THE DEPARTMENT OF THE NAVY CHIEF INFORMATION OFFICER HAS PUBLISHED THE DON CYBER/IT WORKFORCE STRATEGIC PLAN FOR FY 2010-2013. THIS PLAN ESTABLISHES THE DON’S PRIORITIES FOR ENSURING WORKFORCE EXCELLENCE. IT IDENTIFIES THE GOALS AND OBJECTIVES THAT WILL ALLOW THE DON TO RECRUIT, MANAGE, DEVELOP, SUSTAIN AND RETAIN A TALENTED WORKFORCE.
Under the Clinger-Cohen Act and Federal Information Security Management Act, command information officers are responsible for Cyber/IT Workforce planning. The DON Cyber/IT Workforce Strategic Plan details the strategy to develop a highly competent Cyber/IT total force (see Tables 1 and 2) that is capable of implementing, integrating, securing and executing sustained operations across the full cyberspace domain. The DON Cyber/IT Workforce Strategic Plan is the way forward to ensure the department’s efforts to provide the best support to commands and to help members of the Cyber/IT Workforce achieve individual career goals.
The strategic plan goals are:
• Provide workforce capabilities that fully support cyberspace operations.
• Develop competency-based planning and management processes.
• Support required capabilities by recruiting a qualified and experienced workforce.
• Develop and manage the DON Cybersecurity/Information Assurance Workforce.
CHIPS asked the DON CIO Director of the Cyber/IT Workforce Chris Kelsall to discuss the strategy in August.
CHIPS: Could you explain your role in supporting the Department of the Navy CIO Cyber/IT Workforce team? Can you tell us specifically what you do in your role?
KELSALL: As the director of the DON CIO Cyber/IT Workforce Team, I serve as an expert on workforce policy, planning, systems, credentialing and development requirements for the workforce. Additionally, I’m responsible for recommending and integrating new workforce programs and requirements, and developing theories, concepts, principles, standards and methods for workforce development. I also represent the DON in both Defense Department and federal efforts surrounding cybersecurity workforce development, the associated competency development, and in reporting to Congress.
I also serve as the DON lead for the Information Assurance Workforce Improvement Program which includes training and certification efforts. I represent the DON CIO on the Federal CIO Council IT Workforce Committee. All of these activities are accomplished working directly with Navy and Marine Corps Cyber/IT Workforce personnel organizations and folks from our DON Civilian Human Resources Office. Finally, I’m a member of the Executive Board of the Federal Information Systems Security Educators’ Association. Their objective is to facilitate information exchange in the area of information systems security awareness, training and education.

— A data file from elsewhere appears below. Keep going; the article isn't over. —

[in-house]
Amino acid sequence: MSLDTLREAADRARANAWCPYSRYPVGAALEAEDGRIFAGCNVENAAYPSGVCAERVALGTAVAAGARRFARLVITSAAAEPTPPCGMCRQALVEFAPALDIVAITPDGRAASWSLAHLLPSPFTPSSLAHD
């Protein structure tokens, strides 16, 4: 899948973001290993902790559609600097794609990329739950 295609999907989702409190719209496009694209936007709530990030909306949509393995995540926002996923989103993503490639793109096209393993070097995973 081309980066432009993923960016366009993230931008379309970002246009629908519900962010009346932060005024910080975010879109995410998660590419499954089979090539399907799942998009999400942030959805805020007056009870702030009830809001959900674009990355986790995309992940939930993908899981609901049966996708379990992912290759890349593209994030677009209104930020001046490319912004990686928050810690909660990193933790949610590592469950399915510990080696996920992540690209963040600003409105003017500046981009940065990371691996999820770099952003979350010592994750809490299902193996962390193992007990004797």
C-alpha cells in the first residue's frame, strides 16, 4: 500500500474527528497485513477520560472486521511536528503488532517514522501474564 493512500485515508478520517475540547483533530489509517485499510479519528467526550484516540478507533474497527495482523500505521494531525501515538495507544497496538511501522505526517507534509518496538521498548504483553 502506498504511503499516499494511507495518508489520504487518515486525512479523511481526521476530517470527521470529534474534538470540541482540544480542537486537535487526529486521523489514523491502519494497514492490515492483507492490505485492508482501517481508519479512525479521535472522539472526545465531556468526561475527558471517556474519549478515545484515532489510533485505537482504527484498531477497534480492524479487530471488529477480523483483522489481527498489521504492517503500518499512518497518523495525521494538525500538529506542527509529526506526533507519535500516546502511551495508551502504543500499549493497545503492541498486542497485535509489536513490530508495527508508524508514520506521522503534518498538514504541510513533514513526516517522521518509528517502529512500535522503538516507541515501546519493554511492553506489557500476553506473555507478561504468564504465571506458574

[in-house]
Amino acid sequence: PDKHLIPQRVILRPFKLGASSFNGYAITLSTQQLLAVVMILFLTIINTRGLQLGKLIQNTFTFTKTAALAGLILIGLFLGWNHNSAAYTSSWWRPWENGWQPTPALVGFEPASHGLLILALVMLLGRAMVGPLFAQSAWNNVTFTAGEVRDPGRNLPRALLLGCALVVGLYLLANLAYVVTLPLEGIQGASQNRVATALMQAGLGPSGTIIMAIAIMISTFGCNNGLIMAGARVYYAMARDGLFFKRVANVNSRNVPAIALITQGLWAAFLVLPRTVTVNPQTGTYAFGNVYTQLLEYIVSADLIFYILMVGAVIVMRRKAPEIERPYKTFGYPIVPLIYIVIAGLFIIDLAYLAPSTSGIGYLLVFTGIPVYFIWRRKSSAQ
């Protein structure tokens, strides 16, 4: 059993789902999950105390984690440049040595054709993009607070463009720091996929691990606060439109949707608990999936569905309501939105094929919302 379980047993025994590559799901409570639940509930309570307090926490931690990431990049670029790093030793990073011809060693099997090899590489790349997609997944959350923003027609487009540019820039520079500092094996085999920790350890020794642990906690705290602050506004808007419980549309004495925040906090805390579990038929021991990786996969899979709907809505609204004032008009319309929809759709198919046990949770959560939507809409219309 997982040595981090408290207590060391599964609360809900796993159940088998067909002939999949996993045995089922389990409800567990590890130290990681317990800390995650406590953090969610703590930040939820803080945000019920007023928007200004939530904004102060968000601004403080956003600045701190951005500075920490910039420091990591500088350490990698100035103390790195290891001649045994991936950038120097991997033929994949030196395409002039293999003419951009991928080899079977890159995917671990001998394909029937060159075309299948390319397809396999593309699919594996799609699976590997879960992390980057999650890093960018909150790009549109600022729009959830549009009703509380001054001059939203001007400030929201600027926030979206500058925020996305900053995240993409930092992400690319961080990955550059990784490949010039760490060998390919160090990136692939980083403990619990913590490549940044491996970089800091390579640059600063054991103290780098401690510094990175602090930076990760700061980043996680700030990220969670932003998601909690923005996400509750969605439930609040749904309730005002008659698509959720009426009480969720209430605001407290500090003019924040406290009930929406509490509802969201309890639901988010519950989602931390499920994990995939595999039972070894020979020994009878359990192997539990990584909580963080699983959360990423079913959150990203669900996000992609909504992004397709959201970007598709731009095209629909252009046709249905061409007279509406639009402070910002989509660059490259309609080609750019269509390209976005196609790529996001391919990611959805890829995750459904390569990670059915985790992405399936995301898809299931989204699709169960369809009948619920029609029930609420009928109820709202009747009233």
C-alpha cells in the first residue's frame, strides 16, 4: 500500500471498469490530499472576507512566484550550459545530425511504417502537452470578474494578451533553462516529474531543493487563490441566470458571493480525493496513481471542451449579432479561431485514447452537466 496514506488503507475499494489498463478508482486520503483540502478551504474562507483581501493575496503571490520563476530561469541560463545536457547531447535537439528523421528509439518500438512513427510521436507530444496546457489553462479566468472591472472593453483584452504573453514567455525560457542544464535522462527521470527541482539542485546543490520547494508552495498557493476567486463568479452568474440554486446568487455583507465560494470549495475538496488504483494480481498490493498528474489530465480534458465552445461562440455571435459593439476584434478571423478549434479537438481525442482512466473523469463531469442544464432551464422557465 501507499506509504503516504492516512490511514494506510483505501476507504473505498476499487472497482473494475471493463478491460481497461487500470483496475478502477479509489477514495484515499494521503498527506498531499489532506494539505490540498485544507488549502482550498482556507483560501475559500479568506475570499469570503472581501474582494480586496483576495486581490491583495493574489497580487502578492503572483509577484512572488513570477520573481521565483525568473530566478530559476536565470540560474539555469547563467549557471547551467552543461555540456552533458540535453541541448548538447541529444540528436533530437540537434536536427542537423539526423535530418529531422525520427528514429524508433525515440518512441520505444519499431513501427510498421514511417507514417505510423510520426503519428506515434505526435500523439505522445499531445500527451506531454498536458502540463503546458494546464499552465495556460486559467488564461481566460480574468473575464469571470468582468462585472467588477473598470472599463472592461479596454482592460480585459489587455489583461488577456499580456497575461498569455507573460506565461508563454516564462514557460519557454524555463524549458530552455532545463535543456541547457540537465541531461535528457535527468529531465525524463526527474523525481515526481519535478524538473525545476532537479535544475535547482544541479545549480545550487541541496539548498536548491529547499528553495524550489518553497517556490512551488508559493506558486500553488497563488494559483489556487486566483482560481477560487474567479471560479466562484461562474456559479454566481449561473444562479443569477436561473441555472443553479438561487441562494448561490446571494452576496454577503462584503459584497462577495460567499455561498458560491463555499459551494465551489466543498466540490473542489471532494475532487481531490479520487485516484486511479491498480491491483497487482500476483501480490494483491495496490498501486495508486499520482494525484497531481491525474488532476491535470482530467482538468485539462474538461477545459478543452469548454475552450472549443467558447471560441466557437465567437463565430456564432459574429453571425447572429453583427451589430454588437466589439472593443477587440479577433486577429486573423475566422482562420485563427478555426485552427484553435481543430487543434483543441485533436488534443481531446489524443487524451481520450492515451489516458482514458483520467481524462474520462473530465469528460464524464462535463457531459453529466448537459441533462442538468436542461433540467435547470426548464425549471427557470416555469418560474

CHIPS: What are some of the main takeaways from the DON Cyber/IT Workforce Strategic Plan?
KELSALL: We’re doing the work today — and pretty well. We must concentrate identifying the places we need to focus people and tools to improve, and then we must determine how to train and qualify folks to handle those roles. We have the people; rather than looking to hire ‘new skills’ we must identify who has those skills today and how to balance the roles and work within the workforce. We must also continue to bring in new talent to build them into the replacements for those who leave the department.
We must work with academia and research and development organizations to know what’s changing and what new employees will bring with them so we can integrate them rapidly into our workforce. Knowledge, skills and abilities (KSAs) don’t fit the bill in this area; what’s being done and what people are actually being equipped with does. We must be able to speak with a common language across DoD, federal agencies, private industry and